There are three main groups of factors that influence the spread of wildfires :-
a) Weather :
This includes the wind speed and direction, temperature and relative humidity. The wind speed has a major effect on the spread of the fire, and at times the fire can travel faster than a person can run. Trying to outrun a wildfire under such conditions is useless. Wind direction also plays a significant role as a changing wind causes the fire to burn in an erratic fashion, resulting in a very wide fire front. This factor can also result in firefighters becoming trapped by the fire. Temperature affects the ability of the fuel to burn, and the hotter and drier the air, the greater the radiated heat from the burning material, and the more likely adjacent fuels will burn as well. Relative humidity has an impact as this may influence the amount of moisture in between the fuel loads, and generally the drier the air, the hotter the fire will burn. To summarize, days most conducive to the spread of runaway fires are very hot and windy, with low humidity, and changing wind direction.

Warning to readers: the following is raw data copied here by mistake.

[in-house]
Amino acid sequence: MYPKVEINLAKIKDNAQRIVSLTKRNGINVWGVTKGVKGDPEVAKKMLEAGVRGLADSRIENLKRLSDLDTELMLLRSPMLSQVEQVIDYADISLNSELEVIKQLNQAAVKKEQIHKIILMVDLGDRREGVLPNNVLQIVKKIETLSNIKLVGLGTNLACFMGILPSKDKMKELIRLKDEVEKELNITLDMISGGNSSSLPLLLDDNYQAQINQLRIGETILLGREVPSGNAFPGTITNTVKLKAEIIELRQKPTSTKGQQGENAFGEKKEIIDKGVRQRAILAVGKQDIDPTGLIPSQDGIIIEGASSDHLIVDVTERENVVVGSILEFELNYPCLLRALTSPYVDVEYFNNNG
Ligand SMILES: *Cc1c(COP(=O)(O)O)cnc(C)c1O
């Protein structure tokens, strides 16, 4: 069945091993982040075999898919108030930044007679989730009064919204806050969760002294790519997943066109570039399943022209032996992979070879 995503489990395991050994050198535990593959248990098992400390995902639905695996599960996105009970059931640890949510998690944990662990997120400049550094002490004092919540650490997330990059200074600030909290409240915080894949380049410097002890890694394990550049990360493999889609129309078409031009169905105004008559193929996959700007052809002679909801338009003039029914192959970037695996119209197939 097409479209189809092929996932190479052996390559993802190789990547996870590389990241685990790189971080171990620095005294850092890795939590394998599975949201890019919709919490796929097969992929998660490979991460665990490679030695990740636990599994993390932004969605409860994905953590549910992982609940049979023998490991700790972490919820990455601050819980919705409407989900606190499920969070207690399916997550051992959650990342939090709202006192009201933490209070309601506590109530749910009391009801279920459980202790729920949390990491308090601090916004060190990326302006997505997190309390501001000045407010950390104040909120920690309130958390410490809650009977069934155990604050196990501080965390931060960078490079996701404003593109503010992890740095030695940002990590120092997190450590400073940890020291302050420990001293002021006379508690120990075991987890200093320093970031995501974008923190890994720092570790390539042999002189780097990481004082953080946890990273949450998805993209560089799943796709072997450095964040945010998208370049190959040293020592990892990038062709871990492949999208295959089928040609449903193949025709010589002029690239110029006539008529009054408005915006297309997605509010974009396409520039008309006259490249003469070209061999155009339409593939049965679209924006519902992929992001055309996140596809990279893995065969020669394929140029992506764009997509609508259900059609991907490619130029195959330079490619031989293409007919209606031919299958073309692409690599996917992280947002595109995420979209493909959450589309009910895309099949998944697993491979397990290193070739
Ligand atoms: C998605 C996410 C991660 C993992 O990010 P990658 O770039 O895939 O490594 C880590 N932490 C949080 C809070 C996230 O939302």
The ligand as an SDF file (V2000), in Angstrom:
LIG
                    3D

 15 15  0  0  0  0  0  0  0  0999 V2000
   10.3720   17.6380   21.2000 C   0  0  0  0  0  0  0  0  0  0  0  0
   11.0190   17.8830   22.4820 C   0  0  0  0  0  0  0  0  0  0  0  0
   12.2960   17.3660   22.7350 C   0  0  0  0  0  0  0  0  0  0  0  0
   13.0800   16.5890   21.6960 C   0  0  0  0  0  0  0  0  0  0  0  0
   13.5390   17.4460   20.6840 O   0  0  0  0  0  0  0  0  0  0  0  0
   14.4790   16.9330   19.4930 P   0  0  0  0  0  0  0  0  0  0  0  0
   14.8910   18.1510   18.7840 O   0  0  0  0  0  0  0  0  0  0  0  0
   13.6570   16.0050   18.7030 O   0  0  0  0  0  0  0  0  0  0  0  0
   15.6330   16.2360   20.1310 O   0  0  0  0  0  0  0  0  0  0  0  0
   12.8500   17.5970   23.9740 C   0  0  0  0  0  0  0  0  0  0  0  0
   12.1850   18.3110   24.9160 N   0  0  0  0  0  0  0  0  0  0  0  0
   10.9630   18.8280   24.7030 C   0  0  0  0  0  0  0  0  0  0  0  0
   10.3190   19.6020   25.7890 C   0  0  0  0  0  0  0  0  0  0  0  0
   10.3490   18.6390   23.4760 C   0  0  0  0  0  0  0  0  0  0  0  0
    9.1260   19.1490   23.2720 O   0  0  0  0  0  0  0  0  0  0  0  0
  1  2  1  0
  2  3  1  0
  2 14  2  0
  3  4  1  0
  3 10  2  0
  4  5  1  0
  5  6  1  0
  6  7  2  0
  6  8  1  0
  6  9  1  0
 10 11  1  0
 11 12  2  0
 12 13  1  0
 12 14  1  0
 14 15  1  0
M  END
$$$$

b) Terrain :
We know that fire prefers to burn uphill than downhill, and mountainous terrain creates its own local weather patters. Even on calm days, wind will be created by the updraft of the fire, and be channeled into the gullies and ravines.
c) Fuel :
Fuel types and loads have been discussed previously in detail. Heavy fuel loads that are dry and that allow sparks to be thrown ahead of the fire front by the strong winds cause a phenomenon known as “spotting”, whereby sometimes a new fire will be started as far as 3 km ahead of the existing fire.